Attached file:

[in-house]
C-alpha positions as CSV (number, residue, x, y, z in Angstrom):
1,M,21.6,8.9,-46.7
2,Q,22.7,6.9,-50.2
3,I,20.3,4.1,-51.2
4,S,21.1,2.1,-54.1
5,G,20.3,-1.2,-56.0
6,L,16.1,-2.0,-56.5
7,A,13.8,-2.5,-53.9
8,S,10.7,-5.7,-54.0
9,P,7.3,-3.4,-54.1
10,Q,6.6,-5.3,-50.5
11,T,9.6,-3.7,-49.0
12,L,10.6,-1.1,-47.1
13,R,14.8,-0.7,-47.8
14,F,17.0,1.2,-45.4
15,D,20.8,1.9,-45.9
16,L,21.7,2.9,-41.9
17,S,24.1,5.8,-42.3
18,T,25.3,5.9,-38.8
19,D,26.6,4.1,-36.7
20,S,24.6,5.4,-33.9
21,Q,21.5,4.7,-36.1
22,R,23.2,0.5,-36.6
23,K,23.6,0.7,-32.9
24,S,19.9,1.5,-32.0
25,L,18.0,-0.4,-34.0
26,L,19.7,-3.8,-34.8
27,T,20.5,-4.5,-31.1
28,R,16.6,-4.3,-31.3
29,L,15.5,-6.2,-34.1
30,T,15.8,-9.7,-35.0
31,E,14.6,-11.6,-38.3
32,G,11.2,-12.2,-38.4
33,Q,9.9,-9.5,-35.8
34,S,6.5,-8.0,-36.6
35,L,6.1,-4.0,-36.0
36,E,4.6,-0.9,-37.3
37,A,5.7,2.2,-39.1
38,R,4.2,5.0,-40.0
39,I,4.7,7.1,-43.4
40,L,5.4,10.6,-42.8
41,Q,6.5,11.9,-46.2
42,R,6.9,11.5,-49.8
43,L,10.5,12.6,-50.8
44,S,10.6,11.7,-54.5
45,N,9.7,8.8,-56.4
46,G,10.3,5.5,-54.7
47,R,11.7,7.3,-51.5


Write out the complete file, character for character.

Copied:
[in-house]
C-alpha positions as CSV (number, residue, x, y, z in Angstrom):
1,M,21.6,8.9,-46.7
2,Q,22.7,6.9,-50.2
3,I,20.3,4.1,-51.2
4,S,21.1,2.1,-54.1
5,G,20.3,-1.2,-56.0
6,L,16.1,-2.0,-56.5
7,A,13.8,-2.5,-53.9
8,S,10.7,-5.7,-54.0
9,P,7.3,-3.4,-54.1
10,Q,6.6,-5.3,-50.5
11,T,9.6,-3.7,-49.0
12,L,10.6,-1.1,-47.1
13,R,14.8,-0.7,-47.8
14,F,17.0,1.2,-45.4
15,D,20.8,1.9,-45.9
16,L,21.7,2.9,-41.9
17,S,24.1,5.8,-42.3
18,T,25.3,5.9,-38.8
19,D,26.6,4.1,-36.7
20,S,24.6,5.4,-33.9
21,Q,21.5,4.7,-36.1
22,R,23.2,0.5,-36.6
23,K,23.6,0.7,-32.9
24,S,19.9,1.5,-32.0
25,L,18.0,-0.4,-34.0
26,L,19.7,-3.8,-34.8
27,T,20.5,-4.5,-31.1
28,R,16.6,-4.3,-31.3
29,L,15.5,-6.2,-34.1
30,T,15.8,-9.7,-35.0
31,E,14.6,-11.6,-38.3
32,G,11.2,-12.2,-38.4
33,Q,9.9,-9.5,-35.8
34,S,6.5,-8.0,-36.6
35,L,6.1,-4.0,-36.0
36,E,4.6,-0.9,-37.3
37,A,5.7,2.2,-39.1
38,R,4.2,5.0,-40.0
39,I,4.7,7.1,-43.4
40,L,5.4,10.6,-42.8
41,Q,6.5,11.9,-46.2
42,R,6.9,11.5,-49.8
43,L,10.5,12.6,-50.8
44,S,10.6,11.7,-54.5
45,N,9.7,8.8,-56.4
46,G,10.3,5.5,-54.7
47,R,11.7,7.3,-51.5